Promotional strategy for ‘Black Panthers’ pays off for PBS

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Black Panthers line up at a rally in Oakland, Calif., in 1968. (Photo courtesy of Stephen Shames)

Black Panthers line up at a rally in Oakland, Calif., in 1968. (Photo courtesy of Stephen Shames)

The team behind a recent documentary about the Black Panthers credits the film’s record-breaking TV ratings and social media buzz in part to an audience-engagement strategy in the works for more than a year.

Director Stanley Nelson’s The Black Panthers: Vanguard of the Revolution, which aired on PBS Feb. 16, examines the rise and fall of the Black Panther Party in the 1960s through historical footage and interviews with key players in the movement.

In its television premiere, the documentary received a 1.2 rating in Nielsen Overnight Metered Markets, the highest ever for an Independent Lens film. It also became the most-streamed Independent Lens film online. And the film was among Twitter’s trending topics for five hours on premiere night, with influential African-Americans such as Russell Simmons, John Legend, Kerry Washington, Questlove and MC Hammer tweeting about the film.

Stanley Nelson (Photo: Sam Alesh)

Stanley Nelson (Photo: Sam Alesh)

“It had incredible viewership, which is great,” Nelson told Current. “But I also think the film has done something else. It’s out there in the ether — we got a ton of tweets that night, and it’s young people who are tweeting. That is exceptional because they’re not usually thought of as the PBS audience.”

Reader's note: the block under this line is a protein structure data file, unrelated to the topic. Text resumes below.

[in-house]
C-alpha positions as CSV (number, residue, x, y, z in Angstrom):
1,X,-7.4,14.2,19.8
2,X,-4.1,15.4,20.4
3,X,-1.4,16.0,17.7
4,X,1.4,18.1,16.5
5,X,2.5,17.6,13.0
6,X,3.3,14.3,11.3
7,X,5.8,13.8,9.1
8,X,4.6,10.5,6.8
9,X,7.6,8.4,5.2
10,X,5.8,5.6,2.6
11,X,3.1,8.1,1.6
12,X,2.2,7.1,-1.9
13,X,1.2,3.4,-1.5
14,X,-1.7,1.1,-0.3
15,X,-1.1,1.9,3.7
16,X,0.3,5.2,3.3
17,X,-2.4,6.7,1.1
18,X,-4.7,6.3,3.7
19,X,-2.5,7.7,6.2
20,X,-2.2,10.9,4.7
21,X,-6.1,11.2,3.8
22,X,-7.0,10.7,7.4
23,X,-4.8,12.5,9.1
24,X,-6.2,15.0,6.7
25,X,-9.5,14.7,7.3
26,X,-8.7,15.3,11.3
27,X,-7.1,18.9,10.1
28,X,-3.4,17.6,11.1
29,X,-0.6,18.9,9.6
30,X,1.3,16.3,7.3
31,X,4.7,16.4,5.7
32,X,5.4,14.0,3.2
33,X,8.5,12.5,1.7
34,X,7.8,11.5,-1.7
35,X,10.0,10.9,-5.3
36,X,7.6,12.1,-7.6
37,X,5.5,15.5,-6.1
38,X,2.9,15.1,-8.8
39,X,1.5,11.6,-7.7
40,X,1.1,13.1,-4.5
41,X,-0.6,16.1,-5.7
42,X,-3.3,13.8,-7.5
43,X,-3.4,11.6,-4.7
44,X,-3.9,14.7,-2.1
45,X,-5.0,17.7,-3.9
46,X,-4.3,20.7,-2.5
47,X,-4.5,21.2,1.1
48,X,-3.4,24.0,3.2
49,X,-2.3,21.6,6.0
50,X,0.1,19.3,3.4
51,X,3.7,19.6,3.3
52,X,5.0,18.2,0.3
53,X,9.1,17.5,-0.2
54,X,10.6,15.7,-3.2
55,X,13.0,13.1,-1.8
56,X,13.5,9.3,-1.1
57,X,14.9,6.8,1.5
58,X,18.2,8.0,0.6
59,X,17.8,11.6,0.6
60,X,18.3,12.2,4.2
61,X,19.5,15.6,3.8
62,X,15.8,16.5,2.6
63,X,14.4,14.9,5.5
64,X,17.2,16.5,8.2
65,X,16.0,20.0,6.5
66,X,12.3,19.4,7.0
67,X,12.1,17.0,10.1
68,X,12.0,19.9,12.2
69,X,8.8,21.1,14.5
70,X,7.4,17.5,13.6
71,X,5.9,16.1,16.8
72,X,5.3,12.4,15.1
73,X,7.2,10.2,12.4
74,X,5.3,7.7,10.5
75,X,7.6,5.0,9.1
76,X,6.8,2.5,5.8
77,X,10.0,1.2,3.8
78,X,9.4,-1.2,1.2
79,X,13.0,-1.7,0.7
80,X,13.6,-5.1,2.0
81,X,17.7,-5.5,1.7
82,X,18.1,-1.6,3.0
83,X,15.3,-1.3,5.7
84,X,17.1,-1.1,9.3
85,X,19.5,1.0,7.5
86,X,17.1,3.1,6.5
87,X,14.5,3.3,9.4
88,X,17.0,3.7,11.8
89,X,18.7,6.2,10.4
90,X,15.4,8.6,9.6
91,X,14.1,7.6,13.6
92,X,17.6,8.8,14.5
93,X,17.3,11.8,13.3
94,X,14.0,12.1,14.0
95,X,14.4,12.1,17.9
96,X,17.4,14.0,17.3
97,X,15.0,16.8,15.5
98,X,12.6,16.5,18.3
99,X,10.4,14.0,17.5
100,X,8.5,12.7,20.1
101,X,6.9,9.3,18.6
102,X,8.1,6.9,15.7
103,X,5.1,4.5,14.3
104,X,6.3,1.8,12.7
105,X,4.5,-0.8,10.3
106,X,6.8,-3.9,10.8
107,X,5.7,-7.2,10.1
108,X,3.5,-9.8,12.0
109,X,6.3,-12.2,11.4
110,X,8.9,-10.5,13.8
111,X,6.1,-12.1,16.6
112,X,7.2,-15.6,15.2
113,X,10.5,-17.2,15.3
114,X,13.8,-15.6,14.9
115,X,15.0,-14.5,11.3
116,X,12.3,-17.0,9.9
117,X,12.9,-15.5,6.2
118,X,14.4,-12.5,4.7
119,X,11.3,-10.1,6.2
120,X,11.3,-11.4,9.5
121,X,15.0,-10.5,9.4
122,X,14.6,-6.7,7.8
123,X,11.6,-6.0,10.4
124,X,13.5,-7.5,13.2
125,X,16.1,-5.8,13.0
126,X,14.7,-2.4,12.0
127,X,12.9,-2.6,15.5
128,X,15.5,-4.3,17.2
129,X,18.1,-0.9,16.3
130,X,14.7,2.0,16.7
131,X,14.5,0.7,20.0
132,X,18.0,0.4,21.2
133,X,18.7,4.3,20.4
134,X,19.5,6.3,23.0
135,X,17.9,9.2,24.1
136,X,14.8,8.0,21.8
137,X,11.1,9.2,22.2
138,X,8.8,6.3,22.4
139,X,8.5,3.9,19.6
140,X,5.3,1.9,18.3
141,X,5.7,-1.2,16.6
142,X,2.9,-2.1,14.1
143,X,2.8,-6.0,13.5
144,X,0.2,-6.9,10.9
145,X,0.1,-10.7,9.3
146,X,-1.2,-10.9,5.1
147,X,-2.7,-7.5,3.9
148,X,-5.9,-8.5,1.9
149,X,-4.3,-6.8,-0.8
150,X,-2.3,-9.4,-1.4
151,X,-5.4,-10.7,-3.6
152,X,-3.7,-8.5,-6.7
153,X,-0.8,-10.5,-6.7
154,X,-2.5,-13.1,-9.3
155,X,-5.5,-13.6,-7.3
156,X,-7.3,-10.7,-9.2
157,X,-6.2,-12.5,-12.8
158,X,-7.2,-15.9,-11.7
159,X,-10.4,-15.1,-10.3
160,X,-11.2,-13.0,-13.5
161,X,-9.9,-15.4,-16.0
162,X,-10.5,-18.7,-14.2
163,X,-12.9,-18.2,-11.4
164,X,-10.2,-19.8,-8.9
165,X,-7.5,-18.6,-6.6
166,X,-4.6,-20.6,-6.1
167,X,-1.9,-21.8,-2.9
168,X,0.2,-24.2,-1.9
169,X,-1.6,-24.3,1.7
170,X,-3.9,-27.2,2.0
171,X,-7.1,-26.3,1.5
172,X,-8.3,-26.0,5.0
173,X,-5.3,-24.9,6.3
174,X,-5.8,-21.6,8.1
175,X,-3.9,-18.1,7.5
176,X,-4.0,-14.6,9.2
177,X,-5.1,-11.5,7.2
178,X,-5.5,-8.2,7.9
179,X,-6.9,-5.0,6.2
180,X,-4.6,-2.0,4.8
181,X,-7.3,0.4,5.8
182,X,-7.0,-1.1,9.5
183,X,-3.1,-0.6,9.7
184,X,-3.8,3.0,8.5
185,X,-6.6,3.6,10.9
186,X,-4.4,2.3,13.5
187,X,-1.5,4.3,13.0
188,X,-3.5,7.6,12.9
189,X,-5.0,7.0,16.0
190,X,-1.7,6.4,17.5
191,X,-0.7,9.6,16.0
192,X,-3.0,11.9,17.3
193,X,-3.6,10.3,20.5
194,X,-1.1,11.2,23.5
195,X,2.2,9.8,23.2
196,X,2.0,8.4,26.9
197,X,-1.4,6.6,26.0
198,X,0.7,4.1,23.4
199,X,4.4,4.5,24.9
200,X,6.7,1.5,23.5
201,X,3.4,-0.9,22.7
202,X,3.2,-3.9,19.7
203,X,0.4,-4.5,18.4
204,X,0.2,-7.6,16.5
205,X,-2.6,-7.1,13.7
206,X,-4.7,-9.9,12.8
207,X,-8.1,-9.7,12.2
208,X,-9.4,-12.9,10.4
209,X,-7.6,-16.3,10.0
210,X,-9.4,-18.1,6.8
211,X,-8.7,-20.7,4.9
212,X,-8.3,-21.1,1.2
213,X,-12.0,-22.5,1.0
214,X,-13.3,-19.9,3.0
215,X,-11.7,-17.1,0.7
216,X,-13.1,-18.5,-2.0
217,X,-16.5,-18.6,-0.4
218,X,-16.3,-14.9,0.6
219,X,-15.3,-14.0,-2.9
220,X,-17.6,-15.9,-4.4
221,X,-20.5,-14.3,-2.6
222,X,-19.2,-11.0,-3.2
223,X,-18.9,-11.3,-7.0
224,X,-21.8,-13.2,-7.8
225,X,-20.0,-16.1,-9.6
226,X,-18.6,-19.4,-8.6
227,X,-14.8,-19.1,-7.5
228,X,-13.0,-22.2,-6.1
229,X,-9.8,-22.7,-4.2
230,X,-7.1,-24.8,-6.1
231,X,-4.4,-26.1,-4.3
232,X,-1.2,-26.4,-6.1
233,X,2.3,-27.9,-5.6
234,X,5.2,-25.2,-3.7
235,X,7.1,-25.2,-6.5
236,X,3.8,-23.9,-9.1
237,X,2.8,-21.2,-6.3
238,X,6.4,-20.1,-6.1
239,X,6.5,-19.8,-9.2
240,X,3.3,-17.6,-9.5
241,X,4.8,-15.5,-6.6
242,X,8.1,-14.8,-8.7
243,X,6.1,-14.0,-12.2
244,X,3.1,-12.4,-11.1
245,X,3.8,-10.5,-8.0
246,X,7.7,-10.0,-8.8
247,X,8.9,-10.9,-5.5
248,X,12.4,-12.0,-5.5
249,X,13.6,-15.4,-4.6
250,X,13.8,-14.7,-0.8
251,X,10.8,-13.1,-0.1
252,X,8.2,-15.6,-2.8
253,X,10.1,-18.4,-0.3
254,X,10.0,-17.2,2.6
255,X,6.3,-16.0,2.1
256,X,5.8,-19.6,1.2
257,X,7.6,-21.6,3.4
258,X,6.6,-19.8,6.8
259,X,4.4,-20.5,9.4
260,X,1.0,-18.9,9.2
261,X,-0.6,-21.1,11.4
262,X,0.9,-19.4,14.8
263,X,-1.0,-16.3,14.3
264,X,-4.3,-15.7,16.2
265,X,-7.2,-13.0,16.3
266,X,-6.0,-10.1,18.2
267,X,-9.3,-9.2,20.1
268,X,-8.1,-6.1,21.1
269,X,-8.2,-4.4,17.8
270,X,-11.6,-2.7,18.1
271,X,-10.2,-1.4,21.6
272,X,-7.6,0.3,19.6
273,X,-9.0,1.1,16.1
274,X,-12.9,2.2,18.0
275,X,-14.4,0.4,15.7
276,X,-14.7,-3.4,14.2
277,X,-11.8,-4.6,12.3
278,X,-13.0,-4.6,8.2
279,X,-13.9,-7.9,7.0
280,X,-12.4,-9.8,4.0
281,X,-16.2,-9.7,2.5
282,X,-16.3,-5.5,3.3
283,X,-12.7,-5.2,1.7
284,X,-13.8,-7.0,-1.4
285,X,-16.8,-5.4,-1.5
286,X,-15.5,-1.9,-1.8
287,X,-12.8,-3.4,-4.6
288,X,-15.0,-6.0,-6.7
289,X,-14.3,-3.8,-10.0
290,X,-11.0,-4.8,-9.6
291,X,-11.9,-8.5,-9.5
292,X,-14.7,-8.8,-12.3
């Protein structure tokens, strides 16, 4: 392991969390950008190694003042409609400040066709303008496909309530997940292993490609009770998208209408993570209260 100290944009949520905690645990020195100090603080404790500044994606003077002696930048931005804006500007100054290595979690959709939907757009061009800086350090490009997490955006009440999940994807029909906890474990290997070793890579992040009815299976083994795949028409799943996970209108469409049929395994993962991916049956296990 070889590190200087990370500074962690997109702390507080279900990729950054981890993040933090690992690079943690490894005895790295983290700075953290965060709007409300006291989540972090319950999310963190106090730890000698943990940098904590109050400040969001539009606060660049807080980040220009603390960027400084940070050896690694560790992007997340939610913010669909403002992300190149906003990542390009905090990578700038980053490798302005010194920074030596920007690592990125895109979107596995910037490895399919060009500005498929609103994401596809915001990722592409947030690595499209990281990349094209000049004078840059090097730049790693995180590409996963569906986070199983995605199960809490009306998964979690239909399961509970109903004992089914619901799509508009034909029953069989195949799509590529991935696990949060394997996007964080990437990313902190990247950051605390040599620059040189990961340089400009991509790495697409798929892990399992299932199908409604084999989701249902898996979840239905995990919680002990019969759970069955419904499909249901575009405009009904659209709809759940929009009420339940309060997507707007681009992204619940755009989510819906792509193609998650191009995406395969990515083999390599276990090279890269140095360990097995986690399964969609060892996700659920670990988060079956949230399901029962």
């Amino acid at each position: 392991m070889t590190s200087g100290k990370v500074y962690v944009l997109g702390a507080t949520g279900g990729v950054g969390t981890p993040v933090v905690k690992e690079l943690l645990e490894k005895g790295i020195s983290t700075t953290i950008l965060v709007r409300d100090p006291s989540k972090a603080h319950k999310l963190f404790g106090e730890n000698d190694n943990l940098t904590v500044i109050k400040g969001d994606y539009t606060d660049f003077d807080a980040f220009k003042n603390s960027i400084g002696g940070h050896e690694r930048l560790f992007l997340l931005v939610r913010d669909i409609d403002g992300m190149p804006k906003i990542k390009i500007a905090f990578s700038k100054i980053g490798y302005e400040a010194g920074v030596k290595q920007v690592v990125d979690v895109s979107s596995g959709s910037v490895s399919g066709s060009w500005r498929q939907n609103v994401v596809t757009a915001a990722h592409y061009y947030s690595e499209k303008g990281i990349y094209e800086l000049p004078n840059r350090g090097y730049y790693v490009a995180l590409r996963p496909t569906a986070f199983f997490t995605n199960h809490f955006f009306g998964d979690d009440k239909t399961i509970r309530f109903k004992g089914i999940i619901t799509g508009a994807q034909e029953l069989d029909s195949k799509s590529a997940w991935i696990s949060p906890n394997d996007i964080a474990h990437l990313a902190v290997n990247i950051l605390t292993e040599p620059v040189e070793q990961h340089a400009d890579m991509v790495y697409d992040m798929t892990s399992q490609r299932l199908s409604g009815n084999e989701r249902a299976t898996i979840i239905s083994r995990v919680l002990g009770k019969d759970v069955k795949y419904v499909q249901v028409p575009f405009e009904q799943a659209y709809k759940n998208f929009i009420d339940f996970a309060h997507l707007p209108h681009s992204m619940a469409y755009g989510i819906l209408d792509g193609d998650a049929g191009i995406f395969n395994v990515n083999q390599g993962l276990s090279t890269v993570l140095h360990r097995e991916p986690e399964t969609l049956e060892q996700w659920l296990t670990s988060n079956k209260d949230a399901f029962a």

Marie Nelson, PBS’s v.p. of news and public affairs, called The Black Panthers a “centerpiece” of the strategy for independent film that the network announced last spring. PBS worked closely with Independent Lens and Nelson’s production company, Firelight Media, to promote the film at every stage of distribution, Nelson said, from its September 2015 theatrical release through its broadcast premiere.

“One of the exciting things around this initiative was that it knit together the indie filmmaking community and the public broadcasting community,” she said.

Long road to broadcast

The Black Panthers premiered at the Sundance Film Festival in January 2015. Two months earlier, filmmakers had shown the documentary to 12 national organizations, including the NAACP Legal Defense Fund, Color of Change and the Million Hoodies Movement. These groups exemplified the audiences the filmmakers were trying to reach, which included millennials of color as well as African-Americans who lived through the civil-rights movement.

“Essentially we brought these organizations together to advise us on strategy, and most continued to promote and amplify and get interest in the film,” said Sonya Childress, Firelight director of community engagement.

To help secure a theatrical release for the film, a Kickstarter campaign in April 2015 raised almost $63,000. Nelson said he initially thought of the campaign as a way to raise money, but by partnering with organizations and individuals through Kickstarter, he also gained valuable supporters who helped promote the film going forward.